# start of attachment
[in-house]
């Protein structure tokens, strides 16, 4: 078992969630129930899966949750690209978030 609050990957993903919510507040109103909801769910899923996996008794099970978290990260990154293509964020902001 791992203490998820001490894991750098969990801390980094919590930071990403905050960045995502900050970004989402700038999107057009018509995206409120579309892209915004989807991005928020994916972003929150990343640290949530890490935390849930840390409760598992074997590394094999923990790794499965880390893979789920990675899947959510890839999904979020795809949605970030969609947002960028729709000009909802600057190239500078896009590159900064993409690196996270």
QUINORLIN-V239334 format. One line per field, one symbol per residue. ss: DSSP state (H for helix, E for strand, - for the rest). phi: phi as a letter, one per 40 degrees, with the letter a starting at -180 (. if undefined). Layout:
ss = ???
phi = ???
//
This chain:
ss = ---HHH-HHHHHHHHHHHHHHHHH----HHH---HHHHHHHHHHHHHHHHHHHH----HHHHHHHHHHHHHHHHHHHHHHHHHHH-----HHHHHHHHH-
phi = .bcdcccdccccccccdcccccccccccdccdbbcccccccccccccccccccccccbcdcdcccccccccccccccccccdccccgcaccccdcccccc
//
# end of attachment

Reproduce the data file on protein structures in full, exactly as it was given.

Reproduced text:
[in-house]
């Protein structure tokens, strides 16, 4: 078992969630129930899966949750690209978030 609050990957993903919510507040109103909801769910899923996996008794099970978290990260990154293509964020902001 791992203490998820001490894991750098969990801390980094919590930071990403905050960045995502900050970004989402700038999107057009018509995206409120579309892209915004989807991005928020994916972003929150990343640290949530890490935390849930840390409760598992074997590394094999923990790794499965880390893979789920990675899947959510890839999904979020795809949605970030969609947002960028729709000009909802600057190239500078896009590159900064993409690196996270």
QUINORLIN-V239334 format. One line per field, one symbol per residue. ss: DSSP state (H for helix, E for strand, - for the rest). phi: phi as a letter, one per 40 degrees, with the letter a starting at -180 (. if undefined). Layout:
ss = ???
phi = ???
//
This chain:
ss = ---HHH-HHHHHHHHHHHHHHHHH----HHH---HHHHHHHHHHHHHHHHHHHH----HHHHHHHHHHHHHHHHHHHHHHHHHHH-----HHHHHHHHH-
phi = .bcdcccdccccccccdcccccccccccdccdbbcccccccccccccccccccccccbcdcdcccccccccccccccccccdccccgcaccccdcccccc
//